Martin Arancet: Hi. Well, first of all, as always, thank you for the presentation. I have four questions. I would like to run them one by one, if that’s okay. First, through Resolution 45, the government extended until mid-July the time to sign the PPAs of the Telcoff [ph] auction. And you were one of the main winners of that auction. So, I was wondering what are your expectations for those PPAs? If, in your opinion, Oferta de Energía [ph] could decide to move forward and sign those PPAs? Because, as far as we know, Oferta de Energía did not like that several projects will use engines instead of turbines. And they also preferred that CAMMESA does not sign any new contracts. But, at the same time, some projects seem key to the sustainability of the system.

Alejandro Díaz López: Okay. Thank you. Thank you, Martin, for your questions. Yes, as you mentioned, this extension was a little bit of a surprise for us. Because, as you mentioned, the governments are more in line with trying to promote private PPAs instead of public-private, like in the former governments. And, on the other hand, they start to analyze the possibility to extend because they still have under analysis the needs of the system, especially in terms of AMBA, the AMBA region. And the technicians of CAMMESA are asking for additional capacity in AMBA. So, they want to keep analyzing the possibility of this auction, to move forward with this auction. But, right now, we are not – we don’t have additional insights from them in terms of really moving forward in that direction. So, I think they still are making the analysis. And the other thing is how fast they can move with the new regulations in order to promote the private PPA. I think they feel that they are moving. Or they have another priorities in terms of the subsidies, reorganization, and so on. But right now, we don’t have an insight if they are going to move forward after these 60 days or not. Additionally, we are seeing, perhaps, a little bit of change. Not a little bit, but a change in how they are approaching all the solutions with CAMMESA debt. So, this will, perhaps, impact how we can move forward with these new contracts or not. So, I think we are staying on how we can handle the situation with CAMMESA. And then, we will see after that if we can continue with this scheme or not.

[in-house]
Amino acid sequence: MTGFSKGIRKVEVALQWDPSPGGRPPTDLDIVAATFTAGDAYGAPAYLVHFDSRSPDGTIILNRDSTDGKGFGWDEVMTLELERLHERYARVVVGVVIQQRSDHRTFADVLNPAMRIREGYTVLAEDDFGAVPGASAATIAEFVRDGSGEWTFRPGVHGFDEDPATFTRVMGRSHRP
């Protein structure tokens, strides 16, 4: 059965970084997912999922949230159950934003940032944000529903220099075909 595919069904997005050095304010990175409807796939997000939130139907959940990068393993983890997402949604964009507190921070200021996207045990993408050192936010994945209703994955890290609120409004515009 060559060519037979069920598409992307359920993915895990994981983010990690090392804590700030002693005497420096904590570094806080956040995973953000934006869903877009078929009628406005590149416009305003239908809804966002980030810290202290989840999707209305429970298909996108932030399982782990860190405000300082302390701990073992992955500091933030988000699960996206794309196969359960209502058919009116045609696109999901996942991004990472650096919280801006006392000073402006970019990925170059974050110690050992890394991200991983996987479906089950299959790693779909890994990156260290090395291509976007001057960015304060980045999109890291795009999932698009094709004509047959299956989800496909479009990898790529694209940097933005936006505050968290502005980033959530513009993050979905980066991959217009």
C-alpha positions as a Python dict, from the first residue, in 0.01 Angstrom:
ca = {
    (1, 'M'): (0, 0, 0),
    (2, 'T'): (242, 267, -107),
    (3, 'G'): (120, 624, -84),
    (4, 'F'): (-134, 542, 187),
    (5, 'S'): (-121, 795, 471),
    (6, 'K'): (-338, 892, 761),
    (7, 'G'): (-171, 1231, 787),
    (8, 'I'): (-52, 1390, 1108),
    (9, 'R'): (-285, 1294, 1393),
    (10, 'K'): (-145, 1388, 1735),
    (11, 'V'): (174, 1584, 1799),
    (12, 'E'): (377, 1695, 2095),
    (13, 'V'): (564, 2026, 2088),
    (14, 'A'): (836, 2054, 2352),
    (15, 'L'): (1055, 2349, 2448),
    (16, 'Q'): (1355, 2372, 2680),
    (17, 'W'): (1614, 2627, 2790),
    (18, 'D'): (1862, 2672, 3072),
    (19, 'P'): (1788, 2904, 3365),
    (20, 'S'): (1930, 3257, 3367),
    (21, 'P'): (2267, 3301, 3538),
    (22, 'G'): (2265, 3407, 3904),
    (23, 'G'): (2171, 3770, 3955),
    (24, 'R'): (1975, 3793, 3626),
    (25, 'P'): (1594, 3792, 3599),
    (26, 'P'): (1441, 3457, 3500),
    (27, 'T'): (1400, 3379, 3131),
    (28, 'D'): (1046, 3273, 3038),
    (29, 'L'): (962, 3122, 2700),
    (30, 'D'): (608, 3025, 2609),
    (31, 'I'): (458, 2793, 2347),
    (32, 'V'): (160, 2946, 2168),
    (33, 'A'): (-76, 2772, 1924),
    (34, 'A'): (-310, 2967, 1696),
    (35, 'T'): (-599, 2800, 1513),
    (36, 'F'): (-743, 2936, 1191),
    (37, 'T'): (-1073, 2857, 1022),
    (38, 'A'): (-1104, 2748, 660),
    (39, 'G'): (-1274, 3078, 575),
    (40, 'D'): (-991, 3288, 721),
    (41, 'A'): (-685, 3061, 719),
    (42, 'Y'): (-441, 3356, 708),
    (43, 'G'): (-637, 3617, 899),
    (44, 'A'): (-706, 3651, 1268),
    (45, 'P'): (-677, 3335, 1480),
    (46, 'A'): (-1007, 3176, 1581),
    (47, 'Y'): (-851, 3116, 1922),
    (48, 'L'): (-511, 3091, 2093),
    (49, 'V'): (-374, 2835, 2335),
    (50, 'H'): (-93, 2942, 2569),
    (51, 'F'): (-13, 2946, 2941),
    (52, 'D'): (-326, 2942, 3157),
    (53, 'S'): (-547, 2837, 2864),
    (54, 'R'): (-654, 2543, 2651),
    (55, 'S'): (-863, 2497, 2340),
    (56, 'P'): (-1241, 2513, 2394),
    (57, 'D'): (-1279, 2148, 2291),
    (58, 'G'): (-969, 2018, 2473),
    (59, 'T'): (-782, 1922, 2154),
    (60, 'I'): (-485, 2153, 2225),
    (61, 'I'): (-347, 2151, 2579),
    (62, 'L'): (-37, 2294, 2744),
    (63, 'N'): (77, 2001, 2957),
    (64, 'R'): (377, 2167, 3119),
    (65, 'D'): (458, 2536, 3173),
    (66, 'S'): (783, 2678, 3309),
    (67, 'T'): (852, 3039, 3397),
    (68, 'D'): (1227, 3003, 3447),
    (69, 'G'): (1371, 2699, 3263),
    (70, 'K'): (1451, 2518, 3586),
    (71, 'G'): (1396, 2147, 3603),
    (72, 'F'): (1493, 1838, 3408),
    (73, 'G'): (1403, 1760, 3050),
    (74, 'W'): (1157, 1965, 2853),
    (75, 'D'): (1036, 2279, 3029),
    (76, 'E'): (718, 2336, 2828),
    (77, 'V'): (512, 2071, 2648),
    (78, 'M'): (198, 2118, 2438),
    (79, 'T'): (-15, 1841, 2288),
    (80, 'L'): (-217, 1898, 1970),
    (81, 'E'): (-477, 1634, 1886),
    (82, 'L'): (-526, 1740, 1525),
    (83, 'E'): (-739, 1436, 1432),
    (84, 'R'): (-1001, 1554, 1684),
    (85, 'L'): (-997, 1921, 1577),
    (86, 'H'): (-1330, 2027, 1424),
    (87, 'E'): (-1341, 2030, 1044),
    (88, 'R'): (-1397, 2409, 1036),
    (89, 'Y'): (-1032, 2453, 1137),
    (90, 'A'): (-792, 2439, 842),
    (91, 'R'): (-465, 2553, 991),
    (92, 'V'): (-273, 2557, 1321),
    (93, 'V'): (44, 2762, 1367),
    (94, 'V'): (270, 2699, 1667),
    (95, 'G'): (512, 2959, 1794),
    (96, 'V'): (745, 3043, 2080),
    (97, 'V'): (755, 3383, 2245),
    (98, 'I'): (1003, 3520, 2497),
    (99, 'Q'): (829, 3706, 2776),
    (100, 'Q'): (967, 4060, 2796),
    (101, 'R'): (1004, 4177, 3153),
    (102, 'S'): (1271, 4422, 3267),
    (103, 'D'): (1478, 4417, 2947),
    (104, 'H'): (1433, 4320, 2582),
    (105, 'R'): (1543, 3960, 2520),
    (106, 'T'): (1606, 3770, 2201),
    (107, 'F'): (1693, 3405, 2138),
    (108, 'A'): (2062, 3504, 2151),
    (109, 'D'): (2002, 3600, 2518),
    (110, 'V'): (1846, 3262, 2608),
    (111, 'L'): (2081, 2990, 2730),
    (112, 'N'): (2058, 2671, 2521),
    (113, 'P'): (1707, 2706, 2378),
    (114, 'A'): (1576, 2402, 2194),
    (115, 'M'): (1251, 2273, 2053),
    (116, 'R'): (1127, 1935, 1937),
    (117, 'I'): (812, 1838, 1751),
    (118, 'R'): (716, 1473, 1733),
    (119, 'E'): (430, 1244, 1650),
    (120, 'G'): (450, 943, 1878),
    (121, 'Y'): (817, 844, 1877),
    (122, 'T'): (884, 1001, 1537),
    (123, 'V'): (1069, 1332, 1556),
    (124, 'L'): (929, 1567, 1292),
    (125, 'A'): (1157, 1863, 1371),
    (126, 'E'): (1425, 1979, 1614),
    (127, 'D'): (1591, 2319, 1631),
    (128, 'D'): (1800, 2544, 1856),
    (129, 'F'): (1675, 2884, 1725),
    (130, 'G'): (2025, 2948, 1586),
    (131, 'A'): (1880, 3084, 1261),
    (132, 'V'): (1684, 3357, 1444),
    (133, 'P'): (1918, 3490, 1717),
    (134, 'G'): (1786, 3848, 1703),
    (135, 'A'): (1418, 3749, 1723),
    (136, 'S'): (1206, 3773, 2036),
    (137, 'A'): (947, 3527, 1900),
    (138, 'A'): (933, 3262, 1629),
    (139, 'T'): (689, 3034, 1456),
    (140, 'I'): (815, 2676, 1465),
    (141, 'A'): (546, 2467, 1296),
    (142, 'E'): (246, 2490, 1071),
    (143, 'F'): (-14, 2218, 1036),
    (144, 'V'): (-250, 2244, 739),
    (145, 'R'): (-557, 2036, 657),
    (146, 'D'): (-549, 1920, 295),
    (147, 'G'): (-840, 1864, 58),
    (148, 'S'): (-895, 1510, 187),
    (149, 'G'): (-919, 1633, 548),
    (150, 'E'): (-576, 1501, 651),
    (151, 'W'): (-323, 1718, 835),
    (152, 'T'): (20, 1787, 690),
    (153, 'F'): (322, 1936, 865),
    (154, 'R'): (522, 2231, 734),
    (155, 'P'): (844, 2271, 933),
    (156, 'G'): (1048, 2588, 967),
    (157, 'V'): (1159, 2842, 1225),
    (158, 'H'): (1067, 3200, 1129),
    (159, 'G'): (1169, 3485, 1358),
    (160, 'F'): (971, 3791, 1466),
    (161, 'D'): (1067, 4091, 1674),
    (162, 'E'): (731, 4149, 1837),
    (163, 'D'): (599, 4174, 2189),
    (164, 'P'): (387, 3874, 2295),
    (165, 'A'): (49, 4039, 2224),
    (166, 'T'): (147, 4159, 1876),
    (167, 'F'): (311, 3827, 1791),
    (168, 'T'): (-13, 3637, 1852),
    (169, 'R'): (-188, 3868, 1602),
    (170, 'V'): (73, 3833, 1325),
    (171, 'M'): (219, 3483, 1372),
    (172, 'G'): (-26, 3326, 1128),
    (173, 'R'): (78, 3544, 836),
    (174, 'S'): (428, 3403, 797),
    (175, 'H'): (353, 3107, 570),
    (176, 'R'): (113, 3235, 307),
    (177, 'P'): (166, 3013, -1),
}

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Martin Arancet: Very clear. Thanks. And since you touched the CAMMESA delays, from what I saw, they also – and you mentioned a little bit on the presentation, they also didn’t make the payments or some of the payments for FONI. And it’s the first time ever that FONI is not getting paid. I don’t know if you could share with us your opinion on FONI payments, if they are going to be resumed. Because, as far as I know, they are not considering this new offer of Resolution 58.

Alejandro Díaz López: Yes. As you mentioned, the last month was the first time that the FONI doesn’t pay on time. And the thing that we have been talking with CAMMESA and the Secretary of Energy is the FONI payments. We are not included in the Resolution 58 scheme. So, we expect to get collect or to start collecting the FONI in the near days. Perhaps in this month we can collect two instalments and the regularization could happen in the next month and we can get the FONI back on time since, I think, June.